New claims in shamed breast surgeon case

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Paterson, 59, was found guilty in April of intentionally wounding patients

More than 100 people treated by shamed breast surgeon Ian Paterson have come forward since he was convicted of intentionally wounding patients.

Paterson, 59, who was found guilty in April, carried out “completely unnecessary” operations.

Since then, a legal firm is considering 103 more cases on top of 350 due to be heard at the High Court.

Spire Healthcare, which runs two of the hospitals, said it was supporting affected patients.

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Paterson was employed by the NHS at the Heart of England Trust, based in and around Birmingham, as well as doing operations at the Spire’s Little Aston and Parkway hospitals in the West Midlands.

The NHS trust has paid out £17.8m in damages and legal costs after Paterson was found to have carried out hundreds of unnecessary operations.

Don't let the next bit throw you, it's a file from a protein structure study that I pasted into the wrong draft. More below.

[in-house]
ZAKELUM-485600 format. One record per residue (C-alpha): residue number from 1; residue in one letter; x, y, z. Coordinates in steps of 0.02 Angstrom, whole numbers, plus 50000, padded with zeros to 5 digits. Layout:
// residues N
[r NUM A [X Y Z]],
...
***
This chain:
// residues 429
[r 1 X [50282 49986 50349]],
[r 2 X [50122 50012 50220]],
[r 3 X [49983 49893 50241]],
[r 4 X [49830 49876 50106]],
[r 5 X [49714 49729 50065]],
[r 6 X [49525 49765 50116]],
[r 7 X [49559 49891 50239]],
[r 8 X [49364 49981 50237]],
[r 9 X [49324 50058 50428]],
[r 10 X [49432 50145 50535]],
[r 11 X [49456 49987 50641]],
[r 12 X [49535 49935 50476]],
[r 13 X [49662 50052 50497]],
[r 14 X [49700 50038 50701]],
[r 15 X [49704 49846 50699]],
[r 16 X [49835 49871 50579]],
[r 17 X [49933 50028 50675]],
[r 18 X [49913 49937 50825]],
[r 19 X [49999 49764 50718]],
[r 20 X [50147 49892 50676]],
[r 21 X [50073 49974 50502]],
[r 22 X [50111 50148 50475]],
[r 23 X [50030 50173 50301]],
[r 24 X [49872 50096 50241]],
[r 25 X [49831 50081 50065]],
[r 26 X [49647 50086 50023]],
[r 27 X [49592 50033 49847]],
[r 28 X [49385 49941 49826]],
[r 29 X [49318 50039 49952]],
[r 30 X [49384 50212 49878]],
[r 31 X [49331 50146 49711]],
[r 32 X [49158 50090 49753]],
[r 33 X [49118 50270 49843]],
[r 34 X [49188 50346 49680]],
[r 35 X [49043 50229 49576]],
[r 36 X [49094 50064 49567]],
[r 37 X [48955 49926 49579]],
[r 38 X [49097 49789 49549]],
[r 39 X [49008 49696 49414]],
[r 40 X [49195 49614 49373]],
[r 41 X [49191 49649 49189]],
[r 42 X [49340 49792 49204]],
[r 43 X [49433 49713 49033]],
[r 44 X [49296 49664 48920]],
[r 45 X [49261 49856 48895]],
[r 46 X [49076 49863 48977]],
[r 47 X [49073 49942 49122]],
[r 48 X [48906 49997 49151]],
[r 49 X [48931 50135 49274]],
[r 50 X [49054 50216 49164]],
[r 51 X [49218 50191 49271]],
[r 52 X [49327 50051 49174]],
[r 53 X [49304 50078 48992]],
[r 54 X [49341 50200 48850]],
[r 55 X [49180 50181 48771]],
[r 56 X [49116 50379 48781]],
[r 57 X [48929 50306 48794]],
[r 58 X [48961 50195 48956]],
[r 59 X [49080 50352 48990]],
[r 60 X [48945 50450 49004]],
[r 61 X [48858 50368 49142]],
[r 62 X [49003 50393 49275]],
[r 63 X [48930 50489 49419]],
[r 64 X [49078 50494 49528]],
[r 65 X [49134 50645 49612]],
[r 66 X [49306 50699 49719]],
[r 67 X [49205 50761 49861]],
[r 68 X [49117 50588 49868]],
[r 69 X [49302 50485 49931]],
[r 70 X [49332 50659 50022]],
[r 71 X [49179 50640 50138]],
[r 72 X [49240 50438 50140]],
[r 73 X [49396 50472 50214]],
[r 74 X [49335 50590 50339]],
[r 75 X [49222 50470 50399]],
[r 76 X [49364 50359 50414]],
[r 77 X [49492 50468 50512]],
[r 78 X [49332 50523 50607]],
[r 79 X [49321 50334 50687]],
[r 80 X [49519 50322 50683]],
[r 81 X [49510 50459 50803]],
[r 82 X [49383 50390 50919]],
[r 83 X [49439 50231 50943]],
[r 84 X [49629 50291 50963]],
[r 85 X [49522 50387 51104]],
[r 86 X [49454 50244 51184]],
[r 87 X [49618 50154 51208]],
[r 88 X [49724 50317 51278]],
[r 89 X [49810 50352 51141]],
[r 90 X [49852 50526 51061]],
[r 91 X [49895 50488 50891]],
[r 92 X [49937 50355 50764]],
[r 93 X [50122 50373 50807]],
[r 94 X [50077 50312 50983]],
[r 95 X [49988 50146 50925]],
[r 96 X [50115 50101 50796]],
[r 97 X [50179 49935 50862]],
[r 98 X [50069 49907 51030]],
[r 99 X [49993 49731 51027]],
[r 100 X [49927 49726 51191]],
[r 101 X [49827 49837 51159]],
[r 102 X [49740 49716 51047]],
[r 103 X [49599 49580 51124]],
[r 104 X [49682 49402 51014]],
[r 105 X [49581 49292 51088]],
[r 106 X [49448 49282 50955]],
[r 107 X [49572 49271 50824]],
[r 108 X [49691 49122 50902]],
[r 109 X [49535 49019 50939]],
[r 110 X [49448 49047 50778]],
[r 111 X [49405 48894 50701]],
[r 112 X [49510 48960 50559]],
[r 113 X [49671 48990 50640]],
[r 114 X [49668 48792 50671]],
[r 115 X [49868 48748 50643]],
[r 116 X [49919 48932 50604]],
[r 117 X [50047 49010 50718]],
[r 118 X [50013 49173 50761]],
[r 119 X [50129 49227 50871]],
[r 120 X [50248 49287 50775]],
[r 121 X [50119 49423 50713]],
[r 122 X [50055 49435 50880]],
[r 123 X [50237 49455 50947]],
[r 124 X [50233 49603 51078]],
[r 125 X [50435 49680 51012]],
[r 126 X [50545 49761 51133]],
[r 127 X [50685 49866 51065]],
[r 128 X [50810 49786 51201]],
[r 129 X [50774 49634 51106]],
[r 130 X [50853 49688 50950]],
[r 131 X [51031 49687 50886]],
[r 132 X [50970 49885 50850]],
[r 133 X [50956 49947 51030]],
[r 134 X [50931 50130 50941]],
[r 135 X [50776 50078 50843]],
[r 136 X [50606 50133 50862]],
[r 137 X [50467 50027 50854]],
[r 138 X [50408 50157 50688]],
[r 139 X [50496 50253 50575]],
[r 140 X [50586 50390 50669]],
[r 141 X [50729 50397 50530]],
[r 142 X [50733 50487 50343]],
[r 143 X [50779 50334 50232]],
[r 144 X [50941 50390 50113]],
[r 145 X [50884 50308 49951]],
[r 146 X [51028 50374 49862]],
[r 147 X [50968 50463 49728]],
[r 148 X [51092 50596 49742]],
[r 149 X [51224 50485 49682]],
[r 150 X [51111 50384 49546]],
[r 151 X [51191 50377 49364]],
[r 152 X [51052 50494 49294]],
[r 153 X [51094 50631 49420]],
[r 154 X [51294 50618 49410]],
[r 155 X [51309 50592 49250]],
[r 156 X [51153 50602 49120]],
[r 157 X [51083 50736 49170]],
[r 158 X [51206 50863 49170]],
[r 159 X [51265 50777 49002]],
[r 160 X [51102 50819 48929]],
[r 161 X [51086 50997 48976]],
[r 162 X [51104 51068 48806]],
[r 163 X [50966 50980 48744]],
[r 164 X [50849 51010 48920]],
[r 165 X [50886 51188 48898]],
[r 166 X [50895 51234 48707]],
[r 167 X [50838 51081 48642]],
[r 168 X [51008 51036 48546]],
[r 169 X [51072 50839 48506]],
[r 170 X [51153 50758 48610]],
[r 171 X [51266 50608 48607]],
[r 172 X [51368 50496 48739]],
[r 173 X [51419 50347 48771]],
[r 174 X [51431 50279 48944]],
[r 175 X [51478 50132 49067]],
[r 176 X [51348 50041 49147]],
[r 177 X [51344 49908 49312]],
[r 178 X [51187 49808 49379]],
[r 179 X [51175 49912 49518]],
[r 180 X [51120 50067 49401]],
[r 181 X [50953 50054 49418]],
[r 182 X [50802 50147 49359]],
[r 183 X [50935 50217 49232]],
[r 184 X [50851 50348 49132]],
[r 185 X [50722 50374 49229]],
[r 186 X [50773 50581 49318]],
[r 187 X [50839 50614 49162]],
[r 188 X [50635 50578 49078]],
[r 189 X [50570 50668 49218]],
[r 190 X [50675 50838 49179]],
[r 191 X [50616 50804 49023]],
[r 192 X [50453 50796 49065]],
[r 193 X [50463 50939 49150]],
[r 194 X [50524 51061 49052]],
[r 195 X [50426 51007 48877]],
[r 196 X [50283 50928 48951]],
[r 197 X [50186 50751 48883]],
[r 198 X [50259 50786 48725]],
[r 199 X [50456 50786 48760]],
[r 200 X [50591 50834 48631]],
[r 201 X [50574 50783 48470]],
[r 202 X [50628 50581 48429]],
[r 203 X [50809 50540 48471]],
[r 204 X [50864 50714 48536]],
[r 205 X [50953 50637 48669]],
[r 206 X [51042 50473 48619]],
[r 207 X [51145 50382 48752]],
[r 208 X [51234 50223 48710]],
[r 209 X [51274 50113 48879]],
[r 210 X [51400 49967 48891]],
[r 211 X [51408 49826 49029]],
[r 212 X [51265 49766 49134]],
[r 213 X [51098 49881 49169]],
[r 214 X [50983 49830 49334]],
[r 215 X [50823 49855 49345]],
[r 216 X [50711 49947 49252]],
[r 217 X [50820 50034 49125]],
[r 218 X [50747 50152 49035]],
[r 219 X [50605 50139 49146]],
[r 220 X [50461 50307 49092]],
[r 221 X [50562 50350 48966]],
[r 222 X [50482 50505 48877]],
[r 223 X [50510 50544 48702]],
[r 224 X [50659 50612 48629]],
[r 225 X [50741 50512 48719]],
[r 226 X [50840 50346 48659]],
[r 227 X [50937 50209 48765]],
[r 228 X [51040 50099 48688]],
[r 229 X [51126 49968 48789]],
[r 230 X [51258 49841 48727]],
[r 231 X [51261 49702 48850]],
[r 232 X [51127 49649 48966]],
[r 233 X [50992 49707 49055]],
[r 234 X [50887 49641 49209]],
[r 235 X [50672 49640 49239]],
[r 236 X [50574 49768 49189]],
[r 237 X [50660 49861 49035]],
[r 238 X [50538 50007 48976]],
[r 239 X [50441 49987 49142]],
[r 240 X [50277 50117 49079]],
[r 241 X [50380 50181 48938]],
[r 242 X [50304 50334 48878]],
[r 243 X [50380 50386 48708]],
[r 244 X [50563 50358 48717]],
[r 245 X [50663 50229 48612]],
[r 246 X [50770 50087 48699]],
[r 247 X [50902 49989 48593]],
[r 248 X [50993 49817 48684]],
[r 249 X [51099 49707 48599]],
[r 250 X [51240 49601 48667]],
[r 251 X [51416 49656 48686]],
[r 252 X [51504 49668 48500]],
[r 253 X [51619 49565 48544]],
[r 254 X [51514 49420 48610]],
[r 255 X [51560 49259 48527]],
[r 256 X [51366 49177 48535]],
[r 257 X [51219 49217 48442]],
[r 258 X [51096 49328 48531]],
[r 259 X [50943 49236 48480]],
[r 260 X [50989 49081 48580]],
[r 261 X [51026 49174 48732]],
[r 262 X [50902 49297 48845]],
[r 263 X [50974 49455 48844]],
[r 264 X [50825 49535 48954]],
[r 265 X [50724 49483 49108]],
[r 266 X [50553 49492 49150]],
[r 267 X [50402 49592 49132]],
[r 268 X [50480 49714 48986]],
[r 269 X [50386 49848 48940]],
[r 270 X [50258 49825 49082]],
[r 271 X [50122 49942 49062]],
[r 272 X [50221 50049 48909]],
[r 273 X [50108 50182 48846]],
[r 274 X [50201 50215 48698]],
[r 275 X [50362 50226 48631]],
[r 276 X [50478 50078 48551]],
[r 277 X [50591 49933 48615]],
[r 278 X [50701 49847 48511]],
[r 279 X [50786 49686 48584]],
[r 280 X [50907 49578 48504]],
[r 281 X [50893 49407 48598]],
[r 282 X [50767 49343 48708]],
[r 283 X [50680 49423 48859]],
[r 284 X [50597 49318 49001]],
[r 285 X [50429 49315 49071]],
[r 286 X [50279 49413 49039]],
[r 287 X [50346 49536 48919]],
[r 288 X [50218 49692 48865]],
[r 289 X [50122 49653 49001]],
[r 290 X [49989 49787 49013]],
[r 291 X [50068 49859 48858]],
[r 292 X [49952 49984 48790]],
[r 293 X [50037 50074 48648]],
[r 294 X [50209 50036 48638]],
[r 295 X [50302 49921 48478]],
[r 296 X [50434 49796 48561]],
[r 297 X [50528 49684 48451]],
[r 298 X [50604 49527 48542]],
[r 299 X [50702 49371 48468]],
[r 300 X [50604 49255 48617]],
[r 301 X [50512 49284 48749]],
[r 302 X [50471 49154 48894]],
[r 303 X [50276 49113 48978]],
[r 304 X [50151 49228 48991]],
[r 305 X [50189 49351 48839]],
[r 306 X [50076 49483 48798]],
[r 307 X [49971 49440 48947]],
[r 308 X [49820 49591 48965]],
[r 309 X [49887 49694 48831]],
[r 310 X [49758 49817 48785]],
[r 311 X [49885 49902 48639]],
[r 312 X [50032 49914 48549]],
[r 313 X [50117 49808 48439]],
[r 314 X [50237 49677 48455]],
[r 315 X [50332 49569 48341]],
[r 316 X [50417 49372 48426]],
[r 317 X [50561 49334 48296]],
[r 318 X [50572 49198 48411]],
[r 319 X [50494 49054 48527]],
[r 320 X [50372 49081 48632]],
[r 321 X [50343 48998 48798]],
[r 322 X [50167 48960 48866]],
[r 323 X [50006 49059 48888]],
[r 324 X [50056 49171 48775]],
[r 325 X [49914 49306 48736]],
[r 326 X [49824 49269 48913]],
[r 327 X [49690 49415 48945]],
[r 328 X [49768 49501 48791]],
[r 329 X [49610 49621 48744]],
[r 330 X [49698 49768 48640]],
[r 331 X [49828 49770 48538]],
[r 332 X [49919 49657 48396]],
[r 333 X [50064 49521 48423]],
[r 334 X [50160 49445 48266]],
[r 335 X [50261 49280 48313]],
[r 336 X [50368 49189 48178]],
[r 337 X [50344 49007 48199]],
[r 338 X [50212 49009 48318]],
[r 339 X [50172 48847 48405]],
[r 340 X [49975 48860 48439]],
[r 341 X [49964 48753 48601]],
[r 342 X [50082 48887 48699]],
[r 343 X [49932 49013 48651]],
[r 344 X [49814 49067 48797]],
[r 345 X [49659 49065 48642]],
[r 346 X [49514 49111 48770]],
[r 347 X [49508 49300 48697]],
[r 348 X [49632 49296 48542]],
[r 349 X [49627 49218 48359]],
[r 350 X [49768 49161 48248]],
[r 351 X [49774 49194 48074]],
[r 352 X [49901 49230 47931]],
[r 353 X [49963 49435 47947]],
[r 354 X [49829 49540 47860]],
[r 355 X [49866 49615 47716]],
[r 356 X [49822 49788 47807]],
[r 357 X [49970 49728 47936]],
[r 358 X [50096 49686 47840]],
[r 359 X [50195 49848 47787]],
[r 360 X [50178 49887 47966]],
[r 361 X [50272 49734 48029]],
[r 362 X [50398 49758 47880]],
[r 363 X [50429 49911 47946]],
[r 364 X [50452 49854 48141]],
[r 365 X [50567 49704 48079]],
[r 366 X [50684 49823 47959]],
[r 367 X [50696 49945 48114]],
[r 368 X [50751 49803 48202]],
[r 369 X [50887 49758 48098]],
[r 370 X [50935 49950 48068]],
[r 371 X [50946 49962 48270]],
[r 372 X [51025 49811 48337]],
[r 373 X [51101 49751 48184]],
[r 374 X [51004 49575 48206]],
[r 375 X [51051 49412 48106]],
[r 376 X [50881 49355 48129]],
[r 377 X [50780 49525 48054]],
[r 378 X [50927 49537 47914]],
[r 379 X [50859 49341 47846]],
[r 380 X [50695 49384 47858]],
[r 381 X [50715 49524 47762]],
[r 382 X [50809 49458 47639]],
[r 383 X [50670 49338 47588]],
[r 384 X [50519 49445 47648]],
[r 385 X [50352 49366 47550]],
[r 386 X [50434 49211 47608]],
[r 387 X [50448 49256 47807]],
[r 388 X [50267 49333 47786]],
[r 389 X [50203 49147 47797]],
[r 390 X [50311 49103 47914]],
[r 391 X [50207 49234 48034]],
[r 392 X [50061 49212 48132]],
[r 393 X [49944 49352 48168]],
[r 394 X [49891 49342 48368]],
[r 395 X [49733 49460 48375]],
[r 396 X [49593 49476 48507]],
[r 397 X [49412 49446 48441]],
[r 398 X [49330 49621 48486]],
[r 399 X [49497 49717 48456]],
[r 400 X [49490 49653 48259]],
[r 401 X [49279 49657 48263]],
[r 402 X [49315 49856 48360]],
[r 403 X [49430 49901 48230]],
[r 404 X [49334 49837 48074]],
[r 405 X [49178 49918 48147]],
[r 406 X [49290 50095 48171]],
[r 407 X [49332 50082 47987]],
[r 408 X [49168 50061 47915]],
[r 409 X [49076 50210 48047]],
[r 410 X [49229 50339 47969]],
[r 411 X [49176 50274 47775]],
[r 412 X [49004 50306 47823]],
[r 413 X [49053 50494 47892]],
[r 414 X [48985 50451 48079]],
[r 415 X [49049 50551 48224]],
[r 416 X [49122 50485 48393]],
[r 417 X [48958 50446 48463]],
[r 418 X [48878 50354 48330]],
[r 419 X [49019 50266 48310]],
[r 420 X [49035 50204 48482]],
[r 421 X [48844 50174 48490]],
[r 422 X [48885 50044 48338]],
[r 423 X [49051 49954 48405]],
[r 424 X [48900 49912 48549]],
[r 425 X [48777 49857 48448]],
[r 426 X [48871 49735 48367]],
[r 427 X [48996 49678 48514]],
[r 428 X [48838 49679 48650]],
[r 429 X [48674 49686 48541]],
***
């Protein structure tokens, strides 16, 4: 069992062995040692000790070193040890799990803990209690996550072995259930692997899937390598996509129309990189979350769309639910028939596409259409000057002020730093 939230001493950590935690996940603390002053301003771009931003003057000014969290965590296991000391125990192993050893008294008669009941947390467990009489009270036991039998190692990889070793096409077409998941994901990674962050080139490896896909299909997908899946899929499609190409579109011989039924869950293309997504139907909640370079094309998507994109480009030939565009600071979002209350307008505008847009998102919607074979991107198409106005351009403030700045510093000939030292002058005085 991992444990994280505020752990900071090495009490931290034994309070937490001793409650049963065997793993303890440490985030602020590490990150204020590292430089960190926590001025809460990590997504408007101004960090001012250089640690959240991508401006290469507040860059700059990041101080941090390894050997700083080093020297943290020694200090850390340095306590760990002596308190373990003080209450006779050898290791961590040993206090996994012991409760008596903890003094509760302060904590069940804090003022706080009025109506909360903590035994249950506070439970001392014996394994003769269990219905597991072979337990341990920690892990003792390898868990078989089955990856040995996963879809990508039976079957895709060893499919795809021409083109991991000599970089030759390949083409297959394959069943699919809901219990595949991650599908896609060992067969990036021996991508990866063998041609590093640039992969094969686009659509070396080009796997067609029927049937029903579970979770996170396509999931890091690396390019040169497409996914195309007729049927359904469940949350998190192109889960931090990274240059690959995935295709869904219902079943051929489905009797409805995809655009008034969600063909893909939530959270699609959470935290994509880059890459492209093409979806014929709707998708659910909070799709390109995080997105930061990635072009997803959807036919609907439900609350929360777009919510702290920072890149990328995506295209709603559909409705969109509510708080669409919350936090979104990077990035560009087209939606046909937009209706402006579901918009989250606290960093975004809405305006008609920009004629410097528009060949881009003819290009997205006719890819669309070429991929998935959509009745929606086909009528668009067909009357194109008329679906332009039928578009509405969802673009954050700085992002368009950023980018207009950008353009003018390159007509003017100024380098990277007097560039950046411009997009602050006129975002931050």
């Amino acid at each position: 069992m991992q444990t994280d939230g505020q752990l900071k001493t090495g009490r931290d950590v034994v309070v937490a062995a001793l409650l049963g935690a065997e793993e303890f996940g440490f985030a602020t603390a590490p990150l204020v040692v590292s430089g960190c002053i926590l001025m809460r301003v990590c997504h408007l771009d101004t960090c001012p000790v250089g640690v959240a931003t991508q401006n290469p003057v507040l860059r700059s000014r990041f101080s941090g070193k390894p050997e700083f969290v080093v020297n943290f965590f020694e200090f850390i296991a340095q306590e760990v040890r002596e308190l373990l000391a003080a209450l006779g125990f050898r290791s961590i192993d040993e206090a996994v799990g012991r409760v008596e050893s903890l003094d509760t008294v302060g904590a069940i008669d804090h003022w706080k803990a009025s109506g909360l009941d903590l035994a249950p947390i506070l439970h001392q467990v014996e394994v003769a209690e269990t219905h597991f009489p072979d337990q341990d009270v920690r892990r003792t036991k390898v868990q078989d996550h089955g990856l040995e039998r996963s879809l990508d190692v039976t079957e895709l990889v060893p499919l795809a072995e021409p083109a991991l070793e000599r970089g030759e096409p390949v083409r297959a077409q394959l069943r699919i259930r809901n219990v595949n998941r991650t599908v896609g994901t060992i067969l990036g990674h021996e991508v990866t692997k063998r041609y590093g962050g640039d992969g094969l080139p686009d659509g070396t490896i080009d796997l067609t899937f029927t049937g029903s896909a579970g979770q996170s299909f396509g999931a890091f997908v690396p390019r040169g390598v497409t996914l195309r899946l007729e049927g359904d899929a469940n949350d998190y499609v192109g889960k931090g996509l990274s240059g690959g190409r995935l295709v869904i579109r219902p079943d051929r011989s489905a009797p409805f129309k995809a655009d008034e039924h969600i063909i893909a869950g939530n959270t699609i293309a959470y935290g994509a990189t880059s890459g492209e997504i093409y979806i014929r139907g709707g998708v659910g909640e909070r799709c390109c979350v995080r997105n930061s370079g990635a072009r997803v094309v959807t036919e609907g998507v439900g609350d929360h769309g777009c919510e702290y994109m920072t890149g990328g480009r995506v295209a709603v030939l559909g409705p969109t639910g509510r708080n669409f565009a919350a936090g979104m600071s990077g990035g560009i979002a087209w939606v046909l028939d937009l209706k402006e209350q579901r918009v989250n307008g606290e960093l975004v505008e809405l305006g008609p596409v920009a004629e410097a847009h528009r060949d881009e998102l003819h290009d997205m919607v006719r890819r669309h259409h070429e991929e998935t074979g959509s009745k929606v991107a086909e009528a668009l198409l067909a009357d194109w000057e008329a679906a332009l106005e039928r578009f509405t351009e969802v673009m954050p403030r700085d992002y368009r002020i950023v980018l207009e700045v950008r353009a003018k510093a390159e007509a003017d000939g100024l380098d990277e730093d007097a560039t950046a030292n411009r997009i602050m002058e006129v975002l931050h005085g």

He was convicted of 17 counts of wounding with intent, relating to nine women and one man and is due to be sentenced later this month.

In October, 350 private patients who had unnecessary operations will seek compensation at the High Court.

‘Patient concerns’

Linda Millband, medical negligence specialist at Thompsons Solicitors who is leading on the civil claims said: “Over the weeks we have received more and more calls from ex-private patients of Paterson.”

The firm said the majority of the 103 new cases would be pursued if the lead case in October is successful.

Spire Healthcare said independent medical consultants had reviewed Mr Paterson’s patient notes.

“Where there was potential concern, patients were invited to attend a recall appointment with a consultant to review their treatment and where further treatment or surveillance was advised this was arranged.

“Whenever a patient contacted us with concerns about treatment from Mr Paterson, they were offered this face-to-face consultation, regardless of the outcome of the medical records review.

“We have also provided counselling services for patients in order to offer appropriate psychological support.”



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